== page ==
These places have good energy, so it’s not all that surprising that a growing number of companies are incorporating cafes, lounges, and libraries into their office plans.

glass walls meeting room with linear pendant and wall mounted display

Leaving your workspace can stimulate creativity and break up the monotony of the day. When designed strategically—away from high-traffic thoroughfares and with rules about noise and cell phone use—these spaces can help boost productivity and keep millennial employees happy.

Choose innovative furniture.

Office space is shrinking. In the 1980s, each employee got a whopping 400 square feet of workspace. By 2020 that amount will drop to 100-150 square feet. This isn’t necessarily a bad thing since millennials are less tied to designated workspaces, but a smaller footprint means you need to get strategic with your furnishings.

Innovative furniture designs are changing office interiors as we know them—things like standing desks, modular furniture and chairs, slim tables, and mobile file cabinets with upholstered surfaces that double as a perch for visitors. It’s all about thoughtful design.

If you decide to adopt a desk-sharing model where employees don’t have assigned desk spaces, make sure employees can move freely from one space to the next with movable power and data components.

serendipity labs stamford

Also, think about how the color of walls and furnishings influences mood and productivity. Red, orange, and yellow are energizing, while pastels are more calming. Consider creating themed spaces throughout the office that allow employees to choose where they feel most comfortable. A good interior designer will help you choose colors that are right for your office space.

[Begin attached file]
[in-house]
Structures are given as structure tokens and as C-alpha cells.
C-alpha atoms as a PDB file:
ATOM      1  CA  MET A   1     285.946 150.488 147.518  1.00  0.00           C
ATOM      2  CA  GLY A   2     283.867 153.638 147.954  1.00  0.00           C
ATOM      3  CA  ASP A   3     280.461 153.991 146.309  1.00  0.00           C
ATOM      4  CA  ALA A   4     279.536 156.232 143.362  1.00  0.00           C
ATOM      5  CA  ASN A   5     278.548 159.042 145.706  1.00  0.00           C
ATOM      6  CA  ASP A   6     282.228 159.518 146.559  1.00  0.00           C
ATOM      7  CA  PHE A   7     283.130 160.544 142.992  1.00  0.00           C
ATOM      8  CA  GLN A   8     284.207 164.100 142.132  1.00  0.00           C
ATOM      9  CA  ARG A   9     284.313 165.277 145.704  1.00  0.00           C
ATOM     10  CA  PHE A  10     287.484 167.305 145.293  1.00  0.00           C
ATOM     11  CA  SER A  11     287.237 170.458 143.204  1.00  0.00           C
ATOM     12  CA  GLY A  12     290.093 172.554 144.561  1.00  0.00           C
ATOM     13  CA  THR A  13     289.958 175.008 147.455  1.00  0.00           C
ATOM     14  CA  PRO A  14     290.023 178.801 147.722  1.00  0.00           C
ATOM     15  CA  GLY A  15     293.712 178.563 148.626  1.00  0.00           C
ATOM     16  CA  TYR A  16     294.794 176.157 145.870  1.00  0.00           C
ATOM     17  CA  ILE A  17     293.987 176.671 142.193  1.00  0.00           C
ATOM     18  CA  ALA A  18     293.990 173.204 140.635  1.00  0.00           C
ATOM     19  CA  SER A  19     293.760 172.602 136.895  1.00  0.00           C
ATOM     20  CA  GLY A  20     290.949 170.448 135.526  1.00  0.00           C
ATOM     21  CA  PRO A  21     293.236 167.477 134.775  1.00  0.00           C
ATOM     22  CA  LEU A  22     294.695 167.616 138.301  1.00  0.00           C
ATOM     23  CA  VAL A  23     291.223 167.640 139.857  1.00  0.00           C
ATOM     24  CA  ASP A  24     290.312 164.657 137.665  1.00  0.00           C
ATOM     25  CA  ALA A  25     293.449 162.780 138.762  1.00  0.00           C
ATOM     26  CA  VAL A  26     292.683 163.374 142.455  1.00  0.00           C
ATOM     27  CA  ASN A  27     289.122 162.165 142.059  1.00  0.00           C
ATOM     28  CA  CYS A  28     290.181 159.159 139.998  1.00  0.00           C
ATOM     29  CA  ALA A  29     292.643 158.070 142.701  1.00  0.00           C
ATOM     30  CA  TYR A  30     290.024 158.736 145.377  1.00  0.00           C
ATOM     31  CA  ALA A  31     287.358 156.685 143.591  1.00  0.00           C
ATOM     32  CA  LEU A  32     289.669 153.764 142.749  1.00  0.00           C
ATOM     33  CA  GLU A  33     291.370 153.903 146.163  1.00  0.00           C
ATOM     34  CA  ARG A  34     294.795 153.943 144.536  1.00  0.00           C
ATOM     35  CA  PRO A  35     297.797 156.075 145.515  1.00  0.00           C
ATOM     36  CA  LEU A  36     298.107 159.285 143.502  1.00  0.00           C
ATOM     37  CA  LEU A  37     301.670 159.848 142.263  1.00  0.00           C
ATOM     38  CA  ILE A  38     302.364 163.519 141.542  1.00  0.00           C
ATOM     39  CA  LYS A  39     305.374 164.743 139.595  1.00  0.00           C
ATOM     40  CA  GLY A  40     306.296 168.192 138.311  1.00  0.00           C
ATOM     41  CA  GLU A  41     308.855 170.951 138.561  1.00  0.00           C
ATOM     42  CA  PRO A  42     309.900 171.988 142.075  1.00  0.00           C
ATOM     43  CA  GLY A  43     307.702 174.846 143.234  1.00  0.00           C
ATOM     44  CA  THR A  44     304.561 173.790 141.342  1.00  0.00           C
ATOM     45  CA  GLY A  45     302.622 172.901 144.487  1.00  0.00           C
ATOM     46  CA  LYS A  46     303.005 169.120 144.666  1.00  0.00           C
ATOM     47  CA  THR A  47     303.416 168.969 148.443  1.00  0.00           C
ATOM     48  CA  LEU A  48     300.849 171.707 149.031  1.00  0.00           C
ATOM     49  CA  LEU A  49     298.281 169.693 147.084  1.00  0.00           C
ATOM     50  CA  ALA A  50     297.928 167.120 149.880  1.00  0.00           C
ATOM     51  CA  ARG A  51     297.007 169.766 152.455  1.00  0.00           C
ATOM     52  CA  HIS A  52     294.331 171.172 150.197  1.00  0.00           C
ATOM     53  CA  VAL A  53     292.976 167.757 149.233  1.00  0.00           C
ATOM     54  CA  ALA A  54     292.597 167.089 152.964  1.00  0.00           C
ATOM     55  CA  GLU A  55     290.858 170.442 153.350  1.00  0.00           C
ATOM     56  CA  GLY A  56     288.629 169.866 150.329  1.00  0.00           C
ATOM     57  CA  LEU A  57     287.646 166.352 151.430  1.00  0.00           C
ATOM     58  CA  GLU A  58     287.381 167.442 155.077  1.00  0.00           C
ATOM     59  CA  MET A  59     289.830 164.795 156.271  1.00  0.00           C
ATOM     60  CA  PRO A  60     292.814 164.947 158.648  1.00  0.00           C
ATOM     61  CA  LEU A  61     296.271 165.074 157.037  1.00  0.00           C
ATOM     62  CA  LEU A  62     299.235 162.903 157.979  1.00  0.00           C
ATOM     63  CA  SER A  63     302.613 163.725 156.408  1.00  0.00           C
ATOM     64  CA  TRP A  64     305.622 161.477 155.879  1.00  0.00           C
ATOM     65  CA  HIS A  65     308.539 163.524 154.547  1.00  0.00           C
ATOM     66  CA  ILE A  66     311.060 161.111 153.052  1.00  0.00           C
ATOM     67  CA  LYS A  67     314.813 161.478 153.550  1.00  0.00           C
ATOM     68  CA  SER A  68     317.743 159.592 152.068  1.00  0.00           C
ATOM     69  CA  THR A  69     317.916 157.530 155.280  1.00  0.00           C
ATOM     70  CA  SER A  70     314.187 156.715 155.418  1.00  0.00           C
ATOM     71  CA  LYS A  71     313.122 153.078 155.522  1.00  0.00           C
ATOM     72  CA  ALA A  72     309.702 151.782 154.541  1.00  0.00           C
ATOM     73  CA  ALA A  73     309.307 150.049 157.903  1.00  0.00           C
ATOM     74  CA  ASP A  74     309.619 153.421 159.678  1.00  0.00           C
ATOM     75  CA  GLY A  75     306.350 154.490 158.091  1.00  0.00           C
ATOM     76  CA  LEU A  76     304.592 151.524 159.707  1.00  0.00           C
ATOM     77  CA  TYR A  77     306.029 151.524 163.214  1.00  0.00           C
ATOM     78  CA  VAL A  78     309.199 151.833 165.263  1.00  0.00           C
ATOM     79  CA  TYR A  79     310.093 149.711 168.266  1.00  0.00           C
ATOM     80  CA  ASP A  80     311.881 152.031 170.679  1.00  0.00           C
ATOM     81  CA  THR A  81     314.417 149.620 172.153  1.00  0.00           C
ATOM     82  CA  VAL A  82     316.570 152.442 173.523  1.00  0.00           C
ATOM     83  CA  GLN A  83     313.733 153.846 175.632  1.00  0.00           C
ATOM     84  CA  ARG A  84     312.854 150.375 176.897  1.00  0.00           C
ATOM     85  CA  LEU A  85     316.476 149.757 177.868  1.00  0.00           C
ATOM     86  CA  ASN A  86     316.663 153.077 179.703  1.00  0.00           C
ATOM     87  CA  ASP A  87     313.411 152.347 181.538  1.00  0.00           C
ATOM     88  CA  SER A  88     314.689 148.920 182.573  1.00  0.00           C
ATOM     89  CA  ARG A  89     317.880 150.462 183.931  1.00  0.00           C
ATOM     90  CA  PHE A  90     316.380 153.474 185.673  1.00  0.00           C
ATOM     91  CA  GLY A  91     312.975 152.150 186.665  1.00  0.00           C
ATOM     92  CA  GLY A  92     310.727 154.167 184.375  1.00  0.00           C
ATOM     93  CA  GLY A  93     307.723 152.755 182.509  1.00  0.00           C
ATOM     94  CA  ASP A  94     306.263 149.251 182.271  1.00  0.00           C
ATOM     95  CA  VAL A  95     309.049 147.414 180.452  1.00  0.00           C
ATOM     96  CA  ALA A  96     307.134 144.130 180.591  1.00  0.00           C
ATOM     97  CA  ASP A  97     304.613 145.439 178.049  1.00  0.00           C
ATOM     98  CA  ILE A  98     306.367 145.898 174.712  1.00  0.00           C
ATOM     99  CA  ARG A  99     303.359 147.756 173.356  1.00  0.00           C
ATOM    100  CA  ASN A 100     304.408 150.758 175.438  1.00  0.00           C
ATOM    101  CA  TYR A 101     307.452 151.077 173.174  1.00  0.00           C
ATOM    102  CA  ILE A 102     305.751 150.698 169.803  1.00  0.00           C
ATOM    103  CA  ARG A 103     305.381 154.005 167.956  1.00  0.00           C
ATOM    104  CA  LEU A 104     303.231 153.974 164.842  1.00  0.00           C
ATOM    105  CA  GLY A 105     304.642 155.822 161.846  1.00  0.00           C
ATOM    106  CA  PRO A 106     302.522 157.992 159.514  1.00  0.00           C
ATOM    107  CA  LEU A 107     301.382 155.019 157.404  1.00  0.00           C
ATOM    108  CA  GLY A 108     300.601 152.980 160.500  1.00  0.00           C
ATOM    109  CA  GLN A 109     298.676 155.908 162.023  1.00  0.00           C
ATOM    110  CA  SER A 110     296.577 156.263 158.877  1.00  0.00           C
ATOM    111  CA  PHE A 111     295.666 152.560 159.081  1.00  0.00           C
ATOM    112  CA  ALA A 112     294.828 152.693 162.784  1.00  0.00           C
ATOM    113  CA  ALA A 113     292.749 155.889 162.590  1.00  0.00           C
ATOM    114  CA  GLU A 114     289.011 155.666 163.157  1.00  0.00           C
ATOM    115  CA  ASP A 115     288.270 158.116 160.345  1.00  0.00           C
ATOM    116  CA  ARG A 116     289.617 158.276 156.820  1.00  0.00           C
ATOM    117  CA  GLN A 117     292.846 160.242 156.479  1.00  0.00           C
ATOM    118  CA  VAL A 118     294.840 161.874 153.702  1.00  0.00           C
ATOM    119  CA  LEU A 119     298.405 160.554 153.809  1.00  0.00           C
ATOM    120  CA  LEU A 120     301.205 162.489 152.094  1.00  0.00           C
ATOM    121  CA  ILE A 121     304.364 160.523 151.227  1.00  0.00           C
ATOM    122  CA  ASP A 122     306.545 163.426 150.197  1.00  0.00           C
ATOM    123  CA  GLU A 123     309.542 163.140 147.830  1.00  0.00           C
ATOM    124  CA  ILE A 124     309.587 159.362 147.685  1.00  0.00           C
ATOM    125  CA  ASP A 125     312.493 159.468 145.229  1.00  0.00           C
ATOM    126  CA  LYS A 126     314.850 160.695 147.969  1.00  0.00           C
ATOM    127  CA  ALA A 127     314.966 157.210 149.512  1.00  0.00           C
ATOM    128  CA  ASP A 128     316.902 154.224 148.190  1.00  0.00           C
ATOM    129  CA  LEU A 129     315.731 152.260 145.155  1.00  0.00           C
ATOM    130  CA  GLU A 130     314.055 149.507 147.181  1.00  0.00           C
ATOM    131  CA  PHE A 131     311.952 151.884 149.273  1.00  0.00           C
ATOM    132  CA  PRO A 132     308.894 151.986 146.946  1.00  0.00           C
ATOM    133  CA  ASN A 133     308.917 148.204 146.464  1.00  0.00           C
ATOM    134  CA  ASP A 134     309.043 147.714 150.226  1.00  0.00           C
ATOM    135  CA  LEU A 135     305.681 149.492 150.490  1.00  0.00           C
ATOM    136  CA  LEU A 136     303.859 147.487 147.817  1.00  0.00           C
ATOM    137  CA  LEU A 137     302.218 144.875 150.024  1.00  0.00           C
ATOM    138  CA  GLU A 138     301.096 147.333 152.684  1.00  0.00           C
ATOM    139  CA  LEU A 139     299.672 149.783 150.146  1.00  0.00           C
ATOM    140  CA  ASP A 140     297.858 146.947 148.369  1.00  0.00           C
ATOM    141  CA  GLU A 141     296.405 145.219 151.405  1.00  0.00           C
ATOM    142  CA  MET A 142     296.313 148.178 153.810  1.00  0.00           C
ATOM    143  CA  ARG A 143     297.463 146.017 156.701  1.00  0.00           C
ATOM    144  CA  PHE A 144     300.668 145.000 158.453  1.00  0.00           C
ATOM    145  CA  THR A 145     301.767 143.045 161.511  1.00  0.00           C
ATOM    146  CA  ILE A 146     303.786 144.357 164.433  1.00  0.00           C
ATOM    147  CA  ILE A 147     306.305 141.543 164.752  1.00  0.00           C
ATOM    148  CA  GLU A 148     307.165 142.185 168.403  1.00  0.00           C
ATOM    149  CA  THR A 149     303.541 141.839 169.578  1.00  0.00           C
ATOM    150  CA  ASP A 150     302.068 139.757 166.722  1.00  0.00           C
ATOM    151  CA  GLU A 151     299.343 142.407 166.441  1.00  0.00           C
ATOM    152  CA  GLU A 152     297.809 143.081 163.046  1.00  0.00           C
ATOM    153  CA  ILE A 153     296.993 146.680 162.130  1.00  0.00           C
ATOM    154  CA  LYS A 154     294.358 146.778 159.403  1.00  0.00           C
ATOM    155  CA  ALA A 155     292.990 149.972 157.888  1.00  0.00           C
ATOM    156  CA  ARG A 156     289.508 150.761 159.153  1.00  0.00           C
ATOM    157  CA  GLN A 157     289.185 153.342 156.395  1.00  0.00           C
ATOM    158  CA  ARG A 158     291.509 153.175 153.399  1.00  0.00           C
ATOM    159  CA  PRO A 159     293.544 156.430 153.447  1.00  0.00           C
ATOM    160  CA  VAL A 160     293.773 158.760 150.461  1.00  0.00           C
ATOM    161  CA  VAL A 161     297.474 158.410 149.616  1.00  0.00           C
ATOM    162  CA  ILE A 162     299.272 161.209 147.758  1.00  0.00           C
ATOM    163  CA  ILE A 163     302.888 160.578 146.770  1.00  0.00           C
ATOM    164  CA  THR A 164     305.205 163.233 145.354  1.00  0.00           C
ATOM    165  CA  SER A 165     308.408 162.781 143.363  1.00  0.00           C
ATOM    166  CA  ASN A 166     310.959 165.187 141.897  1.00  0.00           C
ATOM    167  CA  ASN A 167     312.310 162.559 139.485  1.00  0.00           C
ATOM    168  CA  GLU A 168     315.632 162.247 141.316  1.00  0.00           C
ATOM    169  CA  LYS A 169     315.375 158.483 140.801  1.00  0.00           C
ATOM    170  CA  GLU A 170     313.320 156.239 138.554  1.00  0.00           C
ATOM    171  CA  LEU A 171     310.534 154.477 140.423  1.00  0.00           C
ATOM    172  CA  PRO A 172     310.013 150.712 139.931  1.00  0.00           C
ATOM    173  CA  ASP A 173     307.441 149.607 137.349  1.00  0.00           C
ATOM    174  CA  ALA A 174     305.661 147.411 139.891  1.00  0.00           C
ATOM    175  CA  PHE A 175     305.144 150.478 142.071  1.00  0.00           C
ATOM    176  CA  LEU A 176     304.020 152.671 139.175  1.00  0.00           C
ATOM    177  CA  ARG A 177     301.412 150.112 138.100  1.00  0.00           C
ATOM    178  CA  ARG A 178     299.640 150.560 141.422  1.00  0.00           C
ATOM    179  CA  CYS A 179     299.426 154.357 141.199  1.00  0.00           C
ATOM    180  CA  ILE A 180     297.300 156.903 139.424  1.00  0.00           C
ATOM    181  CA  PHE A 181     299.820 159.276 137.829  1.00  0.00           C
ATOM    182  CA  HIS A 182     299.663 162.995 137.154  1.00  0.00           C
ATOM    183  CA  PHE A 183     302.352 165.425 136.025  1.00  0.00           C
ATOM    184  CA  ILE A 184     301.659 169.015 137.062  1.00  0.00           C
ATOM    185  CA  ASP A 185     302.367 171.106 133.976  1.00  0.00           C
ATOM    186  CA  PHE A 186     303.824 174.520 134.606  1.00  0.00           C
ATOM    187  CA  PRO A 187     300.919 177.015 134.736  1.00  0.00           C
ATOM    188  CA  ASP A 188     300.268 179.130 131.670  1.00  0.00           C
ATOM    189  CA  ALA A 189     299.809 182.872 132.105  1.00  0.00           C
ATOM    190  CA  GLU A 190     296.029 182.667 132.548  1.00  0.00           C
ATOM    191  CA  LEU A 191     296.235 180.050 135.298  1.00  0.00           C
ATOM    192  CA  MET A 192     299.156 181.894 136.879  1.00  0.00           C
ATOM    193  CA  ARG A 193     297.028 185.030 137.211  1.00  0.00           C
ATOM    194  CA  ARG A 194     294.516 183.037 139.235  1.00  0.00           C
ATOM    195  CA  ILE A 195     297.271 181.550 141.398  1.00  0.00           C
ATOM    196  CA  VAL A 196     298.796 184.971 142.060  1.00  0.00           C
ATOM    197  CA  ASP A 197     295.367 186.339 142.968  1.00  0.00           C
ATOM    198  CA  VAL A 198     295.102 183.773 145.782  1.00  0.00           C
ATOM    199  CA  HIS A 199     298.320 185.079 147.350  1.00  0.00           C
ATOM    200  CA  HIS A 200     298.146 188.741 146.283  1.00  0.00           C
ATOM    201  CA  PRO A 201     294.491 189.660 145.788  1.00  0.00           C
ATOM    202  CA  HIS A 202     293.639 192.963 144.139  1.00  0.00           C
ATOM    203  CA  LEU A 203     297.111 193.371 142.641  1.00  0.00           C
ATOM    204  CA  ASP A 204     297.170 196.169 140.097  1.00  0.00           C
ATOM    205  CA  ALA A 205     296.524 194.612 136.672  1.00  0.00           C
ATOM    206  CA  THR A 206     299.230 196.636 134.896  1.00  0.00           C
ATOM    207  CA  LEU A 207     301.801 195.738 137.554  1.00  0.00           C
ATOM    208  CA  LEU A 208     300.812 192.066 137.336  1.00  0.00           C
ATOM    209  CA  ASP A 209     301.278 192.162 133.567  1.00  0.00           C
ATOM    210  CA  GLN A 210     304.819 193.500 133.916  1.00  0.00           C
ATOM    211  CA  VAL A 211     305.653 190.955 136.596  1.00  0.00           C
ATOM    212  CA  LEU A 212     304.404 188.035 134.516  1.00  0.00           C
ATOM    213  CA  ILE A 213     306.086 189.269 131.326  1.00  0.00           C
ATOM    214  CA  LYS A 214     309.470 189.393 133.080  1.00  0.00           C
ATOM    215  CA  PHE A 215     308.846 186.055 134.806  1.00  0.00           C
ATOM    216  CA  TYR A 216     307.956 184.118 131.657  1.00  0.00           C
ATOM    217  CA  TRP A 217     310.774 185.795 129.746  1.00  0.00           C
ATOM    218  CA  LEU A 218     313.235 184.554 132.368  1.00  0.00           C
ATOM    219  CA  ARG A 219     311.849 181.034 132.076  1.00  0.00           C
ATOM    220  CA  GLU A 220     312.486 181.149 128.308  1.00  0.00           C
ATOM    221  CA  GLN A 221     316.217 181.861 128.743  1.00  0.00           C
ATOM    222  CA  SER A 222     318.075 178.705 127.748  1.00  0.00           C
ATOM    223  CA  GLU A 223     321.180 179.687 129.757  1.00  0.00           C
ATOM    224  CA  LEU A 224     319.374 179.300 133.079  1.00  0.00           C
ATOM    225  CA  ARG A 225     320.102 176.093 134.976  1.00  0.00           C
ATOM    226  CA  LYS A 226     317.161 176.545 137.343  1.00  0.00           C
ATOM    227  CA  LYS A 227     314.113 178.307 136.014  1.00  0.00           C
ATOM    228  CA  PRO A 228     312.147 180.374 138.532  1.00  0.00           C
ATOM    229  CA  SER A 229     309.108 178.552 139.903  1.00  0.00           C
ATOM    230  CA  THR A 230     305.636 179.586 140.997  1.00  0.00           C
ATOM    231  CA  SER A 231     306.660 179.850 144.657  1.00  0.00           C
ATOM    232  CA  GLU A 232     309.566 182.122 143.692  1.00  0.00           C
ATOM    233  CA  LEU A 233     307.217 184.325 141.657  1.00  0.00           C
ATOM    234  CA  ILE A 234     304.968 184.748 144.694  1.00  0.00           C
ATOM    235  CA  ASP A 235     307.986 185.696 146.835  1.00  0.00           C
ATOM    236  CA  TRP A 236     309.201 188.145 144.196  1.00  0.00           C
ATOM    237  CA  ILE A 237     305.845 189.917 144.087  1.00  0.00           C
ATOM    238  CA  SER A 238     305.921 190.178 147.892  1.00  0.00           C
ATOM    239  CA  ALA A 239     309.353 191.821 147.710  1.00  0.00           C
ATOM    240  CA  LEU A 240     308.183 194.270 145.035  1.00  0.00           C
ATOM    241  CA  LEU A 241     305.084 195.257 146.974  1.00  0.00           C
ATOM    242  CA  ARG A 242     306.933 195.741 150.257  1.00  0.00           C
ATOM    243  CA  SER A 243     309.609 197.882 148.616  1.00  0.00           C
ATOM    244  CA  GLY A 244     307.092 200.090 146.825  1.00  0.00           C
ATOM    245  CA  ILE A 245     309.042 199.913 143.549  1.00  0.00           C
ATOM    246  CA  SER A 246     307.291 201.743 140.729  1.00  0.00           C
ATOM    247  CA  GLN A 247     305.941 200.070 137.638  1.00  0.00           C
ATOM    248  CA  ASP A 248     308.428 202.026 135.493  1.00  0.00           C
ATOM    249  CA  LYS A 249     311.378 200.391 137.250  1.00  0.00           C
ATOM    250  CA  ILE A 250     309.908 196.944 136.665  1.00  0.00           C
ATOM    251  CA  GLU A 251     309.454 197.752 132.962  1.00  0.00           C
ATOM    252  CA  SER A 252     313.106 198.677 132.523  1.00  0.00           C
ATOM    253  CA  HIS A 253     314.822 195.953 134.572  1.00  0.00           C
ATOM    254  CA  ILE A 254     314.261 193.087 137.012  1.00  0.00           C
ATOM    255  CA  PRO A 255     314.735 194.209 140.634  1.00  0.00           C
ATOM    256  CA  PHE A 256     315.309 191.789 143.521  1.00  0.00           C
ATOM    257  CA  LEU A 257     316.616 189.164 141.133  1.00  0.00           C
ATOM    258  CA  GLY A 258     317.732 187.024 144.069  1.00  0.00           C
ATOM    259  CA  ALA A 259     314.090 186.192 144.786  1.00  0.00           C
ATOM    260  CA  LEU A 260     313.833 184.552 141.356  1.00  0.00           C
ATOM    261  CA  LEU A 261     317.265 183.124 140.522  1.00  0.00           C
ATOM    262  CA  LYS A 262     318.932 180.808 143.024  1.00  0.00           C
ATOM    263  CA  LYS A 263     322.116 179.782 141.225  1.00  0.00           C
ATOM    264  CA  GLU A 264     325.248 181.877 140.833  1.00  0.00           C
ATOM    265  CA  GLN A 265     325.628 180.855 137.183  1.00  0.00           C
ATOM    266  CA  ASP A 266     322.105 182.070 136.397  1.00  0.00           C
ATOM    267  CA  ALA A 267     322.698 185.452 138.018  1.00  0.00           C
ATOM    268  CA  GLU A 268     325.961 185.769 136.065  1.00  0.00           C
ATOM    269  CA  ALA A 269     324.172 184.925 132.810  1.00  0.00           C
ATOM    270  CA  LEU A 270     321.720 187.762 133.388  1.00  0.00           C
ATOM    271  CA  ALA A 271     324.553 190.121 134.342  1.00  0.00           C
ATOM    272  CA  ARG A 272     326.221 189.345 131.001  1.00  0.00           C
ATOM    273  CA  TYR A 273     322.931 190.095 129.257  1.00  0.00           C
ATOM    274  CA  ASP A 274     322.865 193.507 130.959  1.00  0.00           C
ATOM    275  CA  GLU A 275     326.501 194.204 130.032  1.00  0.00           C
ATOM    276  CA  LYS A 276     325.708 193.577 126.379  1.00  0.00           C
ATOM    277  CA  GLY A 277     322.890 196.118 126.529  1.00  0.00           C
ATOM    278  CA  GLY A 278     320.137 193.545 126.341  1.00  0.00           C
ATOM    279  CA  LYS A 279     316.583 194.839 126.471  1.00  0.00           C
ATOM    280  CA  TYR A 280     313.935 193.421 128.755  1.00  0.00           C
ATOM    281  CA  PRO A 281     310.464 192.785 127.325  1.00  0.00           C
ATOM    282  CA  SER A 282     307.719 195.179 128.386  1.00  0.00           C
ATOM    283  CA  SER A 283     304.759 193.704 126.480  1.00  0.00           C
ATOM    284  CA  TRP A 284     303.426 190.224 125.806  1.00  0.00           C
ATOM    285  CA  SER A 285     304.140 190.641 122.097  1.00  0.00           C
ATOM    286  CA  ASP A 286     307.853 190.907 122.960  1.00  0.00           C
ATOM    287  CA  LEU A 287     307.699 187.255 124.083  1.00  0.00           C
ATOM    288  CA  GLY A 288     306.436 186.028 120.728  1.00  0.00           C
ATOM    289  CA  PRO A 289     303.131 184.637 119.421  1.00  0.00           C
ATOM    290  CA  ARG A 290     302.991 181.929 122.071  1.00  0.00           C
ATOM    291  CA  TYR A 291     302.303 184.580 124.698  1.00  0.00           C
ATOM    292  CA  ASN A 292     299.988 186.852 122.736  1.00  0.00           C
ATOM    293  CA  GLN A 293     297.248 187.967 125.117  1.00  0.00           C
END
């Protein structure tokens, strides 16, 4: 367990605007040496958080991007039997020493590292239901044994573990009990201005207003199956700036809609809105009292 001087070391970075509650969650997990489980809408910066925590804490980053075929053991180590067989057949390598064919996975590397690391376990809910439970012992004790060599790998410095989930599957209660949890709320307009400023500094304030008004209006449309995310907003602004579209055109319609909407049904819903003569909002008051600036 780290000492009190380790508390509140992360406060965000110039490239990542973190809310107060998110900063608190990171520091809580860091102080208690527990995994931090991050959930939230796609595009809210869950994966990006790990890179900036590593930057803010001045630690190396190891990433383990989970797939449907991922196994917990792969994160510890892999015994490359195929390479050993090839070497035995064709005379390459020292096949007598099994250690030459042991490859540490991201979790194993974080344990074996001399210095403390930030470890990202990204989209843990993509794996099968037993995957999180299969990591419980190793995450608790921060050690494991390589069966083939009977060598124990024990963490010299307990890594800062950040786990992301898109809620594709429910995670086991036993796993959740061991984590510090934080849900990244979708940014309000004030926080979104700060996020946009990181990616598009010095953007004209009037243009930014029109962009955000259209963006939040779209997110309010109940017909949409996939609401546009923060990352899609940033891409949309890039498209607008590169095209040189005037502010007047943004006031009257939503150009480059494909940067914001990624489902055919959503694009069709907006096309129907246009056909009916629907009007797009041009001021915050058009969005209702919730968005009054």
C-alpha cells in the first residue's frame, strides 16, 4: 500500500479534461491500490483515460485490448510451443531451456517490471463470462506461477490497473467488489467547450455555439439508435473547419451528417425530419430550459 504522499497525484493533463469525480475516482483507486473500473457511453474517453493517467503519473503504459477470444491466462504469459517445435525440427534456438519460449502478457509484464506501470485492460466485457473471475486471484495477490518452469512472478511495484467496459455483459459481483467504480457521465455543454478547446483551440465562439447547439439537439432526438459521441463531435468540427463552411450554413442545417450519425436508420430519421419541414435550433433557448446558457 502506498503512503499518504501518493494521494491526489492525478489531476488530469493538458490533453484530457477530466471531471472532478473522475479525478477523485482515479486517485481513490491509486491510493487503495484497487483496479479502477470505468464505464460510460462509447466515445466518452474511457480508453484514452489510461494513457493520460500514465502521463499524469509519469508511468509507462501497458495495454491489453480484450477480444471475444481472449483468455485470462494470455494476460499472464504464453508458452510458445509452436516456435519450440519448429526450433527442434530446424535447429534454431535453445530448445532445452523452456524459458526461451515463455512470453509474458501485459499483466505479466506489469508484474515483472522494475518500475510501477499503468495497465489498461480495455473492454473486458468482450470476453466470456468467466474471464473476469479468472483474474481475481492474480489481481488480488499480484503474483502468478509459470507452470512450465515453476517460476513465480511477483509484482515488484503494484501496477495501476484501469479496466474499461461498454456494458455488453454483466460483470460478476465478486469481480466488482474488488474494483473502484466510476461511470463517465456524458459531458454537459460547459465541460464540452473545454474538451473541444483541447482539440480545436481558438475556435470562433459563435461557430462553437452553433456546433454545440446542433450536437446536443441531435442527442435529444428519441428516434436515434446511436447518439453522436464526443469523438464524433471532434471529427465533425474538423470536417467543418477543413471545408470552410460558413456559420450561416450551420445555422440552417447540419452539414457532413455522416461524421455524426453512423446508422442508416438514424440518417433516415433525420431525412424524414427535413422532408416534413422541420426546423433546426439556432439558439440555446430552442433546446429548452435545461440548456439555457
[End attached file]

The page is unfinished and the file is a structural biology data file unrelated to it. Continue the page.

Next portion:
Incorporate technology.

Tech-savvy millennials grew up with technology and expect the latest tools at work, including:

  • Wireless keyboards, mice, and headsets
  • Razor-thin laptops
  • Tablets and smartphones
  • Dual monitor setups
  • Interactive whiteboards
  • Game consoles

Investing in quality tech will help you retain top millennial talent because it shows you care about each employee’s day-to-day experience and support their productivity.

Create sanctuary spaces.

Open office plans are great for collaboration and for maximizing space, but they have their pitfalls. They can be noisy, distracting environments where it’s hard to concentrate.

Distractions can make productivity plummet. It can also stress out employees and diminish their morale. That’s why more and more employers with open office plans are realizing the need to create designated quiet zones for work that requires deep concentration. Modular wall partitions are ideal for quickly creating sanctuary spaces.

Space Plus: Helping You Create an Impressive-Looking Office Space

The modern workplace needs state-of-the-art solutions, and Space Plus—a division of The Sliding Door Company—provides them.

Our office divider walls dividers and interior glass sliding doors can help you create dynamic spaces for every need—from conference rooms to sanctuary spaces to “huddle rooms.” Our partitions are sleek and modern, constructed of the highest quality tempered or laminated glass. Our talented team will help you choose from a variety of designs, glass types, and frame finishes to suit your space.

View our gallery for inspiration and learn more about our glass partitions and interior sliding glass door solutions for office environments here.